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Bank Account Debited Without Consent: Can I Get Refund?

By: Lorna Elliott LLB (hons), Barrister - Updated: 19 Aug 2010 |
Bank Account Debited Without Consent: Can I Get Refund?


I phoned to obtain a remortgage quote from a company - they required ID which I gave using a bank card. They assured me the fee would be only payable on completion. The next day my bank account was debited £699.99

The telephone numbers of the website are no longer manned and the bank tells me I've guaranteed the payment even though no amount was mentioned. They don't want to know even though I phoned the branch the first day the funds were pending (it takes 3 days to clear the account) the bank would not cancel the transaction even when I told them it was fraudulent.

Can I get my money back?

(P.P, 24 May 2009)


How frustrating for you! From the way you have described this it sounds as though you’ve been the victim of a fraud. I must say it sounds somewhat unusual for a company to take ID in the form of bank details: usually much less invasive information would be sufficient.

Banks are committed to ensuring the security of their customers’ money and will do so as long as you have acted ‘reasonably’ – i.e. by using caution and not leaving yourself open to fraudsters. In this case it sounds as though the bank is arguing that by disclosing your card details to them you did in fact sanction the subsequent transaction.

Consumer Credit Act

If the card you used was a credit card, you may be able to invoke section 75 of the Consumer Credit Act to ask your credit card company to refund your card. However, if you used a debit card which is a VISA, you may be able to recoup your loss through their ‘Chargeback’ policy.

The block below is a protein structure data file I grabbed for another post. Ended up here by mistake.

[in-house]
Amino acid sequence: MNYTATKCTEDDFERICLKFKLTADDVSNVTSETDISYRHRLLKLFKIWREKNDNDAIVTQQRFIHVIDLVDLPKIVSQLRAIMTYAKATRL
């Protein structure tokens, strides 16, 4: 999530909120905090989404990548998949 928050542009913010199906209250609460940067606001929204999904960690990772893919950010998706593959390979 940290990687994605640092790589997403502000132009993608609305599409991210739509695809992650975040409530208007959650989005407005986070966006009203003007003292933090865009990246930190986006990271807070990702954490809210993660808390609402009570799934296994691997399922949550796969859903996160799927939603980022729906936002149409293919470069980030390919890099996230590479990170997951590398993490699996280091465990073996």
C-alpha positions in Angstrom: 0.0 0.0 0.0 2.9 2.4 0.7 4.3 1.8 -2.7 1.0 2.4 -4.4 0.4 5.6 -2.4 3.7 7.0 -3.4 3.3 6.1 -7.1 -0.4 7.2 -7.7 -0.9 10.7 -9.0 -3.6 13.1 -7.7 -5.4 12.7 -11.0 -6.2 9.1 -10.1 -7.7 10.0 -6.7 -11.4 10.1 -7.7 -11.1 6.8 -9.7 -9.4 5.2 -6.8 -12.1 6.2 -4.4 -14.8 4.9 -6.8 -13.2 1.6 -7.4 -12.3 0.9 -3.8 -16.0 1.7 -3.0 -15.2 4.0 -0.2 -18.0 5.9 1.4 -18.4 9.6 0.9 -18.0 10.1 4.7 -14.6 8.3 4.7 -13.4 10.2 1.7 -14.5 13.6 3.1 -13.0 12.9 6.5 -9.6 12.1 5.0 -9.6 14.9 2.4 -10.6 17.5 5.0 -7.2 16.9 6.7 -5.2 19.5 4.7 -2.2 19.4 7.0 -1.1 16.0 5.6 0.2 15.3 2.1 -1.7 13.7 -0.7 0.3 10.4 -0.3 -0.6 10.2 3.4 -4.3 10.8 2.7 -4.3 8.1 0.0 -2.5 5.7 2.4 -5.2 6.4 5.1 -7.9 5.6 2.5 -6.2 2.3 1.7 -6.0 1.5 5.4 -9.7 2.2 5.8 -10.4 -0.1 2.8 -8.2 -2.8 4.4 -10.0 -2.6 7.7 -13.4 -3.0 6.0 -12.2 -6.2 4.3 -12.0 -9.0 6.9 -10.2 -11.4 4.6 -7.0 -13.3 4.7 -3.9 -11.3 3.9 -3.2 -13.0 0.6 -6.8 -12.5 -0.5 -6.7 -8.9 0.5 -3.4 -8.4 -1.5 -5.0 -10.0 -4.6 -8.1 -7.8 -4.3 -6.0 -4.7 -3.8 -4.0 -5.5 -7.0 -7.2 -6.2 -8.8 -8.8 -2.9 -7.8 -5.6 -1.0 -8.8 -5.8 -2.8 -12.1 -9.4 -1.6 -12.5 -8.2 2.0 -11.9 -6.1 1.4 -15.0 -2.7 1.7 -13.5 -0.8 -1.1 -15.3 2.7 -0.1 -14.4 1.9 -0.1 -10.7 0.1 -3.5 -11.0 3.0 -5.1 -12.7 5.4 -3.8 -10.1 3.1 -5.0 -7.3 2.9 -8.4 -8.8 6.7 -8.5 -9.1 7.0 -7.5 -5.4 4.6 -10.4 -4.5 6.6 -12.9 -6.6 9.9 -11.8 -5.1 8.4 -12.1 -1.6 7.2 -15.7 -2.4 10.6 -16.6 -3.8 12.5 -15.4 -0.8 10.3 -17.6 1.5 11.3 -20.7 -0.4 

The short answer to your question about a refund depends on whether you can find the company from whom to demand your money back. If this were a reputable company the best thing to do would be to find out who owns the website, what the company name is, and where their registered office is. Then you could put a complaint in writing, threatening to sue them unless they returned the money in full within a specified period of time (e.g. 14 days of the date of the letter.)


However, in the event that this is a scam and you have been defrauded (which I must admit sounds likely), you are unlikely to be the only one that this has happened to. You must lodge a complaint with the police, giving them as much detail as possible. You could send your story to the BBC’s Watchdog programme, who may be able to investigate further for you.

Next Steps

Firstly, complain to your bank in writing. Then contact the Financial Ombudsman www.financial-ombudsman.org.uk/ and explain that you rang your bank after the transaction, told them that you had been the victim of a fraud, admit that you gave your card details but NOT that you sanctioned any withdrawal, and see whether there’s anything else that can be done to try to get your bank to refund the money. I must admit I’m not hopeful, but sometimes a carefully placed letter can do the trick. Good luck.

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